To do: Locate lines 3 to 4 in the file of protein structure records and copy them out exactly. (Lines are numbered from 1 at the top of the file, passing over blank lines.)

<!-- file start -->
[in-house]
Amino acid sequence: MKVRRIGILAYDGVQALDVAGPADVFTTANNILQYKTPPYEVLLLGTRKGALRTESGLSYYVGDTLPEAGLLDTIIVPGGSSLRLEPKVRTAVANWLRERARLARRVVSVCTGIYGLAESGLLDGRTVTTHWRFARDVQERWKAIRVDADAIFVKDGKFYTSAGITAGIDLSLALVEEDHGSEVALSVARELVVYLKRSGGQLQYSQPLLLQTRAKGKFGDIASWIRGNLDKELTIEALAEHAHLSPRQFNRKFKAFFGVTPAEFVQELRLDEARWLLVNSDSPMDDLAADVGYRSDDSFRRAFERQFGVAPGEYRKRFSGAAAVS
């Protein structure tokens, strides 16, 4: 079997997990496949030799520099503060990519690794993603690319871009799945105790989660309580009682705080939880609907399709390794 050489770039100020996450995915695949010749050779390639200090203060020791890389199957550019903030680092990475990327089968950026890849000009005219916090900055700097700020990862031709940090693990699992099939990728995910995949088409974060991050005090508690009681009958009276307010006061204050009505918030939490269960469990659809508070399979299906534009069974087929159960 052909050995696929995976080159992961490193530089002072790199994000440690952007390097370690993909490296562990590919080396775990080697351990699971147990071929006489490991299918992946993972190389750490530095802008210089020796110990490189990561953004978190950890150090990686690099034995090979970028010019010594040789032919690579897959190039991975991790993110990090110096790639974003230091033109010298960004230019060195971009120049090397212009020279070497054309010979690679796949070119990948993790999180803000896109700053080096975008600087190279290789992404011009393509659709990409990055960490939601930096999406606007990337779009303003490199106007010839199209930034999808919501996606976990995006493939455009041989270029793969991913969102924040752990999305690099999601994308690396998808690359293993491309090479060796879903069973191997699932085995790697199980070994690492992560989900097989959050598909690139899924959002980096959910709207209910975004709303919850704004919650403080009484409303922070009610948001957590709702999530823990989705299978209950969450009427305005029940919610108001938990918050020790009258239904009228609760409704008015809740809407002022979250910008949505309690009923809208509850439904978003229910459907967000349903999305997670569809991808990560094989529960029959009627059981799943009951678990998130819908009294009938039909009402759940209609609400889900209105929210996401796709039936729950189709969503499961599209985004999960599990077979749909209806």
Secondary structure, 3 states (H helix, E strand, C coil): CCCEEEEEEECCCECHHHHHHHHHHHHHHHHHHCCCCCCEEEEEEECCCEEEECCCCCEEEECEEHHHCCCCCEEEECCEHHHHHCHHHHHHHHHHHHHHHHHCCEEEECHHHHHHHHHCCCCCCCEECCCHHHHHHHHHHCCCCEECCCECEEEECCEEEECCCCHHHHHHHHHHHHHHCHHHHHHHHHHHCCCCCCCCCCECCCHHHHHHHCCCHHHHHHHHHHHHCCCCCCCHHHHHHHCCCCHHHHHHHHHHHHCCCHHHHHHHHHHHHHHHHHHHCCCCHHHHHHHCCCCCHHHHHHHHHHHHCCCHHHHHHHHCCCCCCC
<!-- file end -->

């Protein structure tokens, strides 16, 4: 079997997990496949030799520099503060990519690794993603690319871009799945105790989660309580009682705080939880609907399709390794 050489770039100020996450995915695949010749050779390639200090203060020791890389199957550019903030680092990475990327089968950026890849000009005219916090900055700097700020990862031709940090693990699992099939990728995910995949088409974060991050005090508690009681009958009276307010006061204050009505918030939490269960469990659809508070399979299906534009069974087929159960 052909050995696929995976080159992961490193530089002072790199994000440690952007390097370690993909490296562990590919080396775990080697351990699971147990071929006489490991299918992946993972190389750490530095802008210089020796110990490189990561953004978190950890150090990686690099034995090979970028010019010594040789032919690579897959190039991975991790993110990090110096790639974003230091033109010298960004230019060195971009120049090397212009020279070497054309010979690679796949070119990948993790999180803000896109700053080096975008600087190279290789992404011009393509659709990409990055960490939601930096999406606007990337779009303003490199106007010839199209930034999808919501996606976990995006493939455009041989270029793969991913969102924040752990999305690099999601994308690396998808690359293993491309090479060796879903069973191997699932085995790697199980070994690492992560989900097989959050598909690139899924959002980096959910709207209910975004709303919850704004919650403080009484409303922070009610948001957590709702999530823990989705299978209950969450009427305005029940919610108001938990918050020790009258239904009228609760409704008015809740809407002022979250910008949505309690009923809208509850439904978003229910459907967000349903999305997670569809991808990560094989529960029959009627059981799943009951678990998130819908009294009938039909009402759940209609609400889900209105929210996401796709039936729950189709969503499961599209985004999960599990077979749909209806």
Secondary structure, 3 states (H helix, E strand, C coil): CCCEEEEEEECCCECHHHHHHHHHHHHHHHHHHCCCCCCEEEEEEECCCEEEECCCCCEEEECEEHHHCCCCCEEEECCEHHHHHCHHHHHHHHHHHHHHHHHCCEEEECHHHHHHHHHCCCCCCCEECCCHHHHHHHHHHCCCCEECCCECEEEECCEEEECCCCHHHHHHHHHHHHHHCHHHHHHHHHHHCCCCCCCCCCECCCHHHHHHHCCCHHHHHHHHHHHHCCCCCCCHHHHHHHCCCCHHHHHHHHHHHHCCCHHHHHHHHHHHHHHHHHHHCCCCHHHHHHHCCCCCHHHHHHHHHHHHCCCHHHHHHHHCCCCCCC